Things have been rather quiet around Alamance County’s tax office since last week’s scramble to meet the payment deadline for property taxes billed in 2022.
But like the moment when the music cuts out in a horror flick, the silence that has settled over the tax office has held a distinct sense of foreboding for the county’s tax administrator Jeremy Akins.
Later this month, Akins and his colleagues will confront the initial public response to their latest property tax revaluation, which aims to recalibrate the tax values set during the county’s last mass reappraisal in 2017.
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The current reval, which is meant to serve as a snapshot of real estate market on January 1 of this year, follows a six-year stretch of escalating home prices throughout much of Alamance County. In fact, the sheer extent of this boom prompted the county’s board of commissioners to depart from their traditional eight-year cycle for this particular reval – whose six-year interval is merely a staging point en route to a new, four-year cycle for future revaluations.
The county’s tax office is scheduled to mail out the results of this reval to individual property owners on January 23. In the meantime, Akins has begun to calculate the reval’s overall impact on the county’s property tax base in order to share this information with the board of commissioners when they convene their next meeting on January 17.
Akins told The Alamance News that, at this point, the preliminary numbers suggest that the county’s tax base has grown from $11.975 billion to $21.4 billion – a gain of roughly 78.7 percent. He added, however, that this figure is likely to be revised down to about 75 percent as he and his colleagues make last minute adjustments to the revaluation’s results.
“I don’t know the specifics right now,” the county’s tax administrator went on to acknowledge in an interview earlier this week. “I’m waiting for it to be pencils down before we run [the figure]. But by the time we have the board meeting on Tuesday, we’ll know the percentage.”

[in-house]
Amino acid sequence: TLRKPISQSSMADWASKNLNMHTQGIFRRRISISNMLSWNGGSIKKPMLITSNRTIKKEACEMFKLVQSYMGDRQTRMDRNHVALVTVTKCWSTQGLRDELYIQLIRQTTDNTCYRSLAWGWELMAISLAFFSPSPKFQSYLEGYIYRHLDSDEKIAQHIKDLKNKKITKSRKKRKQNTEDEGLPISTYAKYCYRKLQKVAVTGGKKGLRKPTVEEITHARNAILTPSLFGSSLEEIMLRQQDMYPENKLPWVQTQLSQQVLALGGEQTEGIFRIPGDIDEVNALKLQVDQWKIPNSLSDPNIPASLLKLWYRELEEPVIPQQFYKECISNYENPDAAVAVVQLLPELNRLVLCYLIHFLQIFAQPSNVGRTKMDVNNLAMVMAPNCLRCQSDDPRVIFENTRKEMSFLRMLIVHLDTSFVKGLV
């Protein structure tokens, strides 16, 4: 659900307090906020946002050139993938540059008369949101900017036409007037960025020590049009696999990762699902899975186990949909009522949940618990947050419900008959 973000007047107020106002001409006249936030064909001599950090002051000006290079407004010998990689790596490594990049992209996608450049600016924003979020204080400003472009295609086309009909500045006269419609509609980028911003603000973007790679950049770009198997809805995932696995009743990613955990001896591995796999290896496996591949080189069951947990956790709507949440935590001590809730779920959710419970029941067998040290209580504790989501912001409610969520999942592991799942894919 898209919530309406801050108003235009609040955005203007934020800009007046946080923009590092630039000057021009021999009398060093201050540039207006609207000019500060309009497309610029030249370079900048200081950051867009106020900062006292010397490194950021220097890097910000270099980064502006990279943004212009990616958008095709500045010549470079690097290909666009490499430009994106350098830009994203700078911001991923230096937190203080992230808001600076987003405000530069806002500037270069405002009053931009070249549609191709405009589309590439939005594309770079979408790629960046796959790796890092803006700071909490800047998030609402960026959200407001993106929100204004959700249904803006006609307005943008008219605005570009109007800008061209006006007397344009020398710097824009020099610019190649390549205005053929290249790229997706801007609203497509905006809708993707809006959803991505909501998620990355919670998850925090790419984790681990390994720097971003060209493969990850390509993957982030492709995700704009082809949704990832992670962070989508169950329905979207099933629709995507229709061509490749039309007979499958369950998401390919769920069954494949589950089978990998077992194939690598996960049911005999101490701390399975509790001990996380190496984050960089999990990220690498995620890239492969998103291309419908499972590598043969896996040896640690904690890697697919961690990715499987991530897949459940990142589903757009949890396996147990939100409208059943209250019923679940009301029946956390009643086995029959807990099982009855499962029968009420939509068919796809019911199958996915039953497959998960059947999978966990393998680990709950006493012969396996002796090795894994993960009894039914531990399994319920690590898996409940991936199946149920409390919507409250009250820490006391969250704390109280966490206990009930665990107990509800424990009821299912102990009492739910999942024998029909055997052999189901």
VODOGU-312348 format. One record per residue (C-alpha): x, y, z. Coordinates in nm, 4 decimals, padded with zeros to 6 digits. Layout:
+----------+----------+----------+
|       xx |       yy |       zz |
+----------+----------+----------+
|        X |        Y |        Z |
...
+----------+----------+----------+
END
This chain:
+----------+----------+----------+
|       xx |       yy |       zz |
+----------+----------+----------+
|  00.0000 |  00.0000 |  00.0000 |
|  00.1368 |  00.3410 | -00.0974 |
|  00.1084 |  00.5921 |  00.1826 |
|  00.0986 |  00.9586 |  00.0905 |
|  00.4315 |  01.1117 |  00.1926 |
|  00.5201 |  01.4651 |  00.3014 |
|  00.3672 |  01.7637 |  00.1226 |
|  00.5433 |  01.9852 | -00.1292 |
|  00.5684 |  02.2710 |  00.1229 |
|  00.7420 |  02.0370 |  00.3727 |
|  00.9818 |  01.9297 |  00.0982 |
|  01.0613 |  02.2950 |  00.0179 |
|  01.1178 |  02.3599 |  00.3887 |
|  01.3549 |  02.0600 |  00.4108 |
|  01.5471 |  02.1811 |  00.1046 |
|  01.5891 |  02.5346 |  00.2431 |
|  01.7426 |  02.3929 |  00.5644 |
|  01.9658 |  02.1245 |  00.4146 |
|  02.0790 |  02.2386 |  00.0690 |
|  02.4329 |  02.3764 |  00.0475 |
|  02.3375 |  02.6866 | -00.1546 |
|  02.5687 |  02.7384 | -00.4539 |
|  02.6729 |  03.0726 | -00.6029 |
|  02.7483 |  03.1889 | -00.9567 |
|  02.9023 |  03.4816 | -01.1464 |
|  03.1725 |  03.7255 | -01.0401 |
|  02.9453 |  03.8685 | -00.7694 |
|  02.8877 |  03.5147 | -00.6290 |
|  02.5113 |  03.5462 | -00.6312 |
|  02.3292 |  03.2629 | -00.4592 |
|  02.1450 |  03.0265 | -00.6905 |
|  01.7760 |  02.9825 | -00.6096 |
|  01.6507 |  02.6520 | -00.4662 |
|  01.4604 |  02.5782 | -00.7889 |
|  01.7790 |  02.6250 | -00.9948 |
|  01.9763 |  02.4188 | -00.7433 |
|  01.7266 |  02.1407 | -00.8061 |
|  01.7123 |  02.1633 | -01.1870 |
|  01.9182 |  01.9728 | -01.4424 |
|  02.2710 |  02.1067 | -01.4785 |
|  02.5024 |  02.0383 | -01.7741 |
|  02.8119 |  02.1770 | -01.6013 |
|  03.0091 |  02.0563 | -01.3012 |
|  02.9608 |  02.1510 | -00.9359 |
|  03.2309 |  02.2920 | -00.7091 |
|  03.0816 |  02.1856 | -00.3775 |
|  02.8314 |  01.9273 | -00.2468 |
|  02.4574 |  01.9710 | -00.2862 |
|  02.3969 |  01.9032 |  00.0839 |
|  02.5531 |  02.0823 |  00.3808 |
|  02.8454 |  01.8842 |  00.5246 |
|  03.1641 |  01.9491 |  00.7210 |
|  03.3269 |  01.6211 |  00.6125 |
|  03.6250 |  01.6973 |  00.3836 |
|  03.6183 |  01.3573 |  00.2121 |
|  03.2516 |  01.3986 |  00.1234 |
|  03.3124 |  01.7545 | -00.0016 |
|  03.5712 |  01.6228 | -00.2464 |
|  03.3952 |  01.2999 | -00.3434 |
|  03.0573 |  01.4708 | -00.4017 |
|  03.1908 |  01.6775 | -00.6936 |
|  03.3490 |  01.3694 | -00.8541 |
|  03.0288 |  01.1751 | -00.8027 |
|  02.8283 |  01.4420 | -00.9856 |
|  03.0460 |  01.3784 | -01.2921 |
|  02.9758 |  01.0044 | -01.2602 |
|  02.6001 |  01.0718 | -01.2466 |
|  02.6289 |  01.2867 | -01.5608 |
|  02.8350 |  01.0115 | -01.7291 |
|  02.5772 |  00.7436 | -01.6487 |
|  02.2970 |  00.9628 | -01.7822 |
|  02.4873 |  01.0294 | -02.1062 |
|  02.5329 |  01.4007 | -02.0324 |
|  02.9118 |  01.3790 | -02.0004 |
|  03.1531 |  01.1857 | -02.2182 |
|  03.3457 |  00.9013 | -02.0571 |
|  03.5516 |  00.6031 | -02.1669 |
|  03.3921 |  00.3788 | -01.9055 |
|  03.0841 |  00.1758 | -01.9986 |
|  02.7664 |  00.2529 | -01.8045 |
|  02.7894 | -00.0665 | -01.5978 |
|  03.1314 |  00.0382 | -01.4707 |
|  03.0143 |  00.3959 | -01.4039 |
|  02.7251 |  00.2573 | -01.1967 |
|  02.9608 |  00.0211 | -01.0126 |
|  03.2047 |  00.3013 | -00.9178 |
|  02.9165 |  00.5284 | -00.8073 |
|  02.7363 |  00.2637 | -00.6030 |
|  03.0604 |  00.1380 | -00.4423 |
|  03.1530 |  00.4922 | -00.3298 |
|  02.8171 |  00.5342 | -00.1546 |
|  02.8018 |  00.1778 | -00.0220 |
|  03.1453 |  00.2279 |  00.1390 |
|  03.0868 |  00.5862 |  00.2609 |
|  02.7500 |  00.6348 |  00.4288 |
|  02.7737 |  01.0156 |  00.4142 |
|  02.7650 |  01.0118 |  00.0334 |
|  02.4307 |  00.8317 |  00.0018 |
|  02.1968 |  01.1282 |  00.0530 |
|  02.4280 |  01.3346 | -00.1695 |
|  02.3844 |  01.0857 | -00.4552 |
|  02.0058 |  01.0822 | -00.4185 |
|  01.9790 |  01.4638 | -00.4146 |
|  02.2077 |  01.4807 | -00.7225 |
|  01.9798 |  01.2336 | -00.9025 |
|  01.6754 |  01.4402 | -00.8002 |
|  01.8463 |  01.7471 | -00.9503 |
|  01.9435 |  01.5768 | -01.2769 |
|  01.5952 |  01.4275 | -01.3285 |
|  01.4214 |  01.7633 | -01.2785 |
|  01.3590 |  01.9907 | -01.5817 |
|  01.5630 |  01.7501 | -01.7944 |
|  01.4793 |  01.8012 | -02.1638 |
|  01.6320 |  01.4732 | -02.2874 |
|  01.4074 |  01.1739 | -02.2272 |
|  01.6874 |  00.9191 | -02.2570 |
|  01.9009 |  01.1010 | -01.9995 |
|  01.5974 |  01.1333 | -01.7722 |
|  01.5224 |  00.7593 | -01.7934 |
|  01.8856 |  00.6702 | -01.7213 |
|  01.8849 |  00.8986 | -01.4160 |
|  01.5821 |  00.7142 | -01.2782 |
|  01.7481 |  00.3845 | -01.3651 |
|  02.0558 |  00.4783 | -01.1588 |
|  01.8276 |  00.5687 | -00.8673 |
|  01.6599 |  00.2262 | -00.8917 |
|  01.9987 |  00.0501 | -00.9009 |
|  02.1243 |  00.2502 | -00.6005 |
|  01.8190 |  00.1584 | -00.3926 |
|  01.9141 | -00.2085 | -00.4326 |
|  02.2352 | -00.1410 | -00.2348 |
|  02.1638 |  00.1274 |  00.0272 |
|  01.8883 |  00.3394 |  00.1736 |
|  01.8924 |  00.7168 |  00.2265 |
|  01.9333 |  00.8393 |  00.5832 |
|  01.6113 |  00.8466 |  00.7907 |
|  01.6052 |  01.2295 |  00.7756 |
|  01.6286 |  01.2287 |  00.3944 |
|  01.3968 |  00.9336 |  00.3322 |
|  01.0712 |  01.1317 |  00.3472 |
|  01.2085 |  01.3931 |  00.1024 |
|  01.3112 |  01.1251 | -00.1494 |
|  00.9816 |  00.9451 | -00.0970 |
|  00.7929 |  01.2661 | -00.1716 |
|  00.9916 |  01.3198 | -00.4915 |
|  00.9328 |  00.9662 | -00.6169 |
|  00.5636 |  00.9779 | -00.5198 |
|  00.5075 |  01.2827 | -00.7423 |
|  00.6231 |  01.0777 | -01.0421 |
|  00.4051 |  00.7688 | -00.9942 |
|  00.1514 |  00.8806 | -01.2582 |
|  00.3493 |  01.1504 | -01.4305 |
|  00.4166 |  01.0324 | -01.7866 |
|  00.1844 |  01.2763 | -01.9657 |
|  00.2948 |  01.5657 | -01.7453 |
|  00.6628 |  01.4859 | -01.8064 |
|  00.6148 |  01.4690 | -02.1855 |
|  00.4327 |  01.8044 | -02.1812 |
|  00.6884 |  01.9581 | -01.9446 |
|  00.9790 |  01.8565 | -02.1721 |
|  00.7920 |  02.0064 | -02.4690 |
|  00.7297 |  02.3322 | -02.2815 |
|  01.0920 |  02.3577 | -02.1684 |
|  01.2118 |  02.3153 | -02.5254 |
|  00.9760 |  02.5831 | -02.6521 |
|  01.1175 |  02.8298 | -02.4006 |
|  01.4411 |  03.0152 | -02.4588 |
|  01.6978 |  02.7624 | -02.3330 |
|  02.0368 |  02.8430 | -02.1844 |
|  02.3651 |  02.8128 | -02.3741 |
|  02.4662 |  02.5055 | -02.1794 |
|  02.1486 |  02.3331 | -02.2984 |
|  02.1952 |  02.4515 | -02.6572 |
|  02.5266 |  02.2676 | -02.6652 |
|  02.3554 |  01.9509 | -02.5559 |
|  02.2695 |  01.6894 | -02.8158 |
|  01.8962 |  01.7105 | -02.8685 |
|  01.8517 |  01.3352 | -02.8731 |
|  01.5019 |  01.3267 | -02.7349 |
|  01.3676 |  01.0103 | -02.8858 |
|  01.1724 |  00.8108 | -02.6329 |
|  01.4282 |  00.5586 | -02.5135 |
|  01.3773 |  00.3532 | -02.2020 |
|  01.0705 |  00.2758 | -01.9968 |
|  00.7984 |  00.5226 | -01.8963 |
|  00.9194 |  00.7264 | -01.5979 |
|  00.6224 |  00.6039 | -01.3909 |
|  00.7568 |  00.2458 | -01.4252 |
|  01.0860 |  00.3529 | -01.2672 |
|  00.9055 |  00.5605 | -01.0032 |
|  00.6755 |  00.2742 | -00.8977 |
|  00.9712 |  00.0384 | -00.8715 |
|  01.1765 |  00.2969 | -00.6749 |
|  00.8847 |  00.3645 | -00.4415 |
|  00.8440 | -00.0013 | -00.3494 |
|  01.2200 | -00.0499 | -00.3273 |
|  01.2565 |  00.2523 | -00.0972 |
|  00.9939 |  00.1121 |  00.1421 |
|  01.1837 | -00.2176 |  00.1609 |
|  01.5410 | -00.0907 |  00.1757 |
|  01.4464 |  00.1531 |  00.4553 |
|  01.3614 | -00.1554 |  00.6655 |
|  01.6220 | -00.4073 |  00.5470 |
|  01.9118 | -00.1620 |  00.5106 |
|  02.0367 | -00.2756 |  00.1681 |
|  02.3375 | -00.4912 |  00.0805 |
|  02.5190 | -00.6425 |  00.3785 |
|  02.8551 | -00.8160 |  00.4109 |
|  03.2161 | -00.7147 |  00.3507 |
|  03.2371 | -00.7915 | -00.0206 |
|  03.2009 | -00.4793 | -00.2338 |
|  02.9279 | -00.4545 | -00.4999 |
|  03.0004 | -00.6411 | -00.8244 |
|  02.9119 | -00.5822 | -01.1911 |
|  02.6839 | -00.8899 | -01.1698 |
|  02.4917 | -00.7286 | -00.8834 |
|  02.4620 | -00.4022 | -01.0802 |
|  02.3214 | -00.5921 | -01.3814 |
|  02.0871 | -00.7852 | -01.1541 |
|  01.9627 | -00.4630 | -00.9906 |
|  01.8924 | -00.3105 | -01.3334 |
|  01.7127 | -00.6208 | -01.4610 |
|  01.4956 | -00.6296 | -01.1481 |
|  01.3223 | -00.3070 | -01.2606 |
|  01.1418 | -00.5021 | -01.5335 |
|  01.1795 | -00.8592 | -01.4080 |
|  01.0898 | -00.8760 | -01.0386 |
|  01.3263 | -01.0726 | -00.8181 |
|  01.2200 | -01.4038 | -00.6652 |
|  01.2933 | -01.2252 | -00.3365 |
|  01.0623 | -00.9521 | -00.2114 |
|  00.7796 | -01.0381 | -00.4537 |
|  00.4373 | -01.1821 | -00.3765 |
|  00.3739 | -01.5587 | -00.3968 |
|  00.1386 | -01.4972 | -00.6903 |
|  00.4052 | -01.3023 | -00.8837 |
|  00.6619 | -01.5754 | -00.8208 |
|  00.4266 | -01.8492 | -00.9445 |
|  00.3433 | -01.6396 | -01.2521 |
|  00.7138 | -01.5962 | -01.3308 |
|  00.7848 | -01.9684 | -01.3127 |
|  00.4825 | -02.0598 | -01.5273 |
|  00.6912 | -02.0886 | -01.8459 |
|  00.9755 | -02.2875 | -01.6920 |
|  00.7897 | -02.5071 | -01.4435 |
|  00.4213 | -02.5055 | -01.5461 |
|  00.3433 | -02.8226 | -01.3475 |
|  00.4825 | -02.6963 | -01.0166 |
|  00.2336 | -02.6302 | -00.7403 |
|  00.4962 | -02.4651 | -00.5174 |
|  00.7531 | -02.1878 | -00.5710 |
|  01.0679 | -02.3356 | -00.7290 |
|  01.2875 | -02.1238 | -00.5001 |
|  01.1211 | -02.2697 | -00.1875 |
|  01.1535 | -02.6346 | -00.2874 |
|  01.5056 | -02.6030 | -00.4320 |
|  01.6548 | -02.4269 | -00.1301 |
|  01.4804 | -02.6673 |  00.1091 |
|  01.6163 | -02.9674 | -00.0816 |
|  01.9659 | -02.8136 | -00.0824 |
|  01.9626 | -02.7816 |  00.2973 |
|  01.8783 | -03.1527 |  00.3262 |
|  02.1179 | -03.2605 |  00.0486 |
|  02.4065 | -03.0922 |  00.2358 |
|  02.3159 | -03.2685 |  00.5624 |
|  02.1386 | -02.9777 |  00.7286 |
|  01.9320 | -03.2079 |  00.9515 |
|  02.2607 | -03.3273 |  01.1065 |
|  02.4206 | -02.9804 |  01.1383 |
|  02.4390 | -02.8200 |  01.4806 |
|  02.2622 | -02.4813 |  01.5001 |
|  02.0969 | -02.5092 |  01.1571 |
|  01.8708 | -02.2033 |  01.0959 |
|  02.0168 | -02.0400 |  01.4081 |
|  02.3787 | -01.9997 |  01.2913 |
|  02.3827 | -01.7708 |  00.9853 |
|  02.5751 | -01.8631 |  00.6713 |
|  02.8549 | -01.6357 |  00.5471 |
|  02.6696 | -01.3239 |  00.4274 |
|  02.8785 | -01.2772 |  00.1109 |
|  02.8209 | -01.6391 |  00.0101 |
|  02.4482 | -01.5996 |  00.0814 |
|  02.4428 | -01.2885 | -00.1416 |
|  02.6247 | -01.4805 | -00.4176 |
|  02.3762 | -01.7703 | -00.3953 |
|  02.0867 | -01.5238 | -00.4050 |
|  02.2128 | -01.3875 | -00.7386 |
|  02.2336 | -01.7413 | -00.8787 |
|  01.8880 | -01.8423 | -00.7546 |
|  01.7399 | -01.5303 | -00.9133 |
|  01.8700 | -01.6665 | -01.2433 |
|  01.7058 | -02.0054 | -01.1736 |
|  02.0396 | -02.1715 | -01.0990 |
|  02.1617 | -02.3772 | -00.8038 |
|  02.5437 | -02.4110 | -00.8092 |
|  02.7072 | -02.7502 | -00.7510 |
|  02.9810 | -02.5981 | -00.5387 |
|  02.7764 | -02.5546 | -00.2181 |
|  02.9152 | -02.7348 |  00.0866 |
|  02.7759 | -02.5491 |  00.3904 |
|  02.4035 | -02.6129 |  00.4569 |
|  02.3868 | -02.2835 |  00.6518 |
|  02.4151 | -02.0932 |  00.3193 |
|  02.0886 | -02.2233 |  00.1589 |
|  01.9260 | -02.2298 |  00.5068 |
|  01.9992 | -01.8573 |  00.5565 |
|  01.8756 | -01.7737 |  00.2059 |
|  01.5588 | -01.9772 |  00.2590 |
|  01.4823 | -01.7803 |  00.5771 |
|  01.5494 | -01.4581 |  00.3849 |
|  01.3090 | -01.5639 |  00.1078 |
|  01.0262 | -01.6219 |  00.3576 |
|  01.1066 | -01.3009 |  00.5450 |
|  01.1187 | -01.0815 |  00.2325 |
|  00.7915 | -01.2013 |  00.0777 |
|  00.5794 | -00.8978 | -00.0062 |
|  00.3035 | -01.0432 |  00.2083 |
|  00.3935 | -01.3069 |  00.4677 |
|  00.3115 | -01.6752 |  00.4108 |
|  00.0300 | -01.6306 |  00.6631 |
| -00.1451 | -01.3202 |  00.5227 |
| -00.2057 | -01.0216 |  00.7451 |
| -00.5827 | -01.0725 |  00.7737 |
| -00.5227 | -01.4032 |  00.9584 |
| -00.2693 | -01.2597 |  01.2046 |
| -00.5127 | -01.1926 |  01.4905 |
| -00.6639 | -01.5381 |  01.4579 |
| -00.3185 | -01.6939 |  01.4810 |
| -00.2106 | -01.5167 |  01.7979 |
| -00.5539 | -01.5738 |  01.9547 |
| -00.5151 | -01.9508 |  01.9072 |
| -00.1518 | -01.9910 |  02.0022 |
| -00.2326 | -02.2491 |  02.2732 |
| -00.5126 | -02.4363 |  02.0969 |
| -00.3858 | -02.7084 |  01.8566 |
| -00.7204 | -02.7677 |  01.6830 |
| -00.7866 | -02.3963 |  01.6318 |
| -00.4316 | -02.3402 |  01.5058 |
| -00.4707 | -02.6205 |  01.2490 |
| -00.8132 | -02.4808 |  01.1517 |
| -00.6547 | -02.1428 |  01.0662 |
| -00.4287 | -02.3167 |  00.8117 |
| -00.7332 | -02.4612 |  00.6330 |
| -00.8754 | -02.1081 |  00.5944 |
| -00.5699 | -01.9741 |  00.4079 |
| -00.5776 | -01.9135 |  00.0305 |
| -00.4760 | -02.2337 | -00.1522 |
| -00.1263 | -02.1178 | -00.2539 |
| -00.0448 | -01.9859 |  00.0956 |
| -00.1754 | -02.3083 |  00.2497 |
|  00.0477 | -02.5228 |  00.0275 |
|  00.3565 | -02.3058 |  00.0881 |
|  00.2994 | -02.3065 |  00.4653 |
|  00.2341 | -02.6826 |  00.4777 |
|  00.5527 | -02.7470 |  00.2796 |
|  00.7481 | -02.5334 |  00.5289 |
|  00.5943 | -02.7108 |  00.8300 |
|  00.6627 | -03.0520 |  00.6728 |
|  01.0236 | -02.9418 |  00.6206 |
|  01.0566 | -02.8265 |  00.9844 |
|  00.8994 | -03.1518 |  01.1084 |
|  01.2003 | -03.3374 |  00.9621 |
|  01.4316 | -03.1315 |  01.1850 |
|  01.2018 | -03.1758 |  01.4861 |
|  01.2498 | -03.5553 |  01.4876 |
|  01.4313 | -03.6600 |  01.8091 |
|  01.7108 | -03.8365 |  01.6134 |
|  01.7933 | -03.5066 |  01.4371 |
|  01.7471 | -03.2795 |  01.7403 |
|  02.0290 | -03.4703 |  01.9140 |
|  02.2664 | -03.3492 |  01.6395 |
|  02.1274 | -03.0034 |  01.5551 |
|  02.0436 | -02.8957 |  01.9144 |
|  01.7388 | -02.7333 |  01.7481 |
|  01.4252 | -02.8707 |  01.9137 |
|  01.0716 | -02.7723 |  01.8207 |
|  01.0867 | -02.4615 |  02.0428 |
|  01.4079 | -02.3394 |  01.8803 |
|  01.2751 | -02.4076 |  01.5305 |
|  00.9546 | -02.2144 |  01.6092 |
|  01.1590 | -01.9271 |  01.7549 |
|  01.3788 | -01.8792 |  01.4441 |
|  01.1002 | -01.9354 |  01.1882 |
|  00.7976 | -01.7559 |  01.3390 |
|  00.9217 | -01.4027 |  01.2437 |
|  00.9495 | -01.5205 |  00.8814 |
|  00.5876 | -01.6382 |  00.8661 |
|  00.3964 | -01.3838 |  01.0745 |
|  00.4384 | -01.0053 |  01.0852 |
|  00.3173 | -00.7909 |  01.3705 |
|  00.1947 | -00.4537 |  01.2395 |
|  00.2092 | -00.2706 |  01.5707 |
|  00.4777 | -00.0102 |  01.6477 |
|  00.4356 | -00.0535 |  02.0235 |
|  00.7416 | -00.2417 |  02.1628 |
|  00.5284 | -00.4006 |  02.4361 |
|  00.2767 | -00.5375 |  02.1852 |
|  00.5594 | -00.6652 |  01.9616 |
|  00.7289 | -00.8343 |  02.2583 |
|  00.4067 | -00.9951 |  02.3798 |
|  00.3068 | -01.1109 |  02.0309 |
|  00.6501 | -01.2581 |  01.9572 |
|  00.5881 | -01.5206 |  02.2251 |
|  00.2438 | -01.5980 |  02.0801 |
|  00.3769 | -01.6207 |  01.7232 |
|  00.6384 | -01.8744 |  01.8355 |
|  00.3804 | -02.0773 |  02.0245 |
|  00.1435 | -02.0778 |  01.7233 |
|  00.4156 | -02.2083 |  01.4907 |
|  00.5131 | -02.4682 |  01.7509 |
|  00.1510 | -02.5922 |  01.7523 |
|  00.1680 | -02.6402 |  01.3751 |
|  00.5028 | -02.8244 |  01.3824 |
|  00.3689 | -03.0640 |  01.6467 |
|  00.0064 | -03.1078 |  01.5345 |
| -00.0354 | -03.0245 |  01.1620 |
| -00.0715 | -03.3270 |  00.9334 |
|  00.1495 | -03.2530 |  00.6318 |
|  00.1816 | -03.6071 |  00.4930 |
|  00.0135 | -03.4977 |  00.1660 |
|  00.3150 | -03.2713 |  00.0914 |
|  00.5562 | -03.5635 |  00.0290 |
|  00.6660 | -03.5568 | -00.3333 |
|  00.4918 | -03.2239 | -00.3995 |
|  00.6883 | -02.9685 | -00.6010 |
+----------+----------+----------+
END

Akins has previously stressed that the revaluation’s impact on individual taxpayers will ultimately hinge on the property tax rate which the commissioners set later this year. If they opt to impose a “revenue neutral,” or break-even, tax rate, the net result should be a wash for the average property owner – who will be on the hook for more or less the same sum they were previously billed.
Akins nevertheless told The Alamance News that he expects many taxpayers to feel some initial shock when they glimpse their new tax values later this month. He added that it’s too soon to tell if this first blush reaction will lead to a large number of appeals from the public.
Akins noted that an appeal rate of 10 percent is par for the course with even a well-run revaluation – although he recalled that the proportion shot up to 30 percent in 2009 after the county completed what was then widely considered a botched mass reappraisal.
In any event, Akins acknowledged that the adjudication of these appeals will be a priority for his office once the new tax values begin to appear in the mailboxes of area property owners.
“The moment we’re done and we’ve sent notice, the challenge will change,” he said. “The new challenge will be how do we manage the appeals process.”
In order to grease the skids for a smoother appeals process, the tax office plans to hold a public primer about the revaluation on Friday, January 20. This presentation will run from 7:00 p.m. to 8:30 p.m. in the meeting chamber on the second floor of the county’s main office building at 124 West Elm Street in Graham.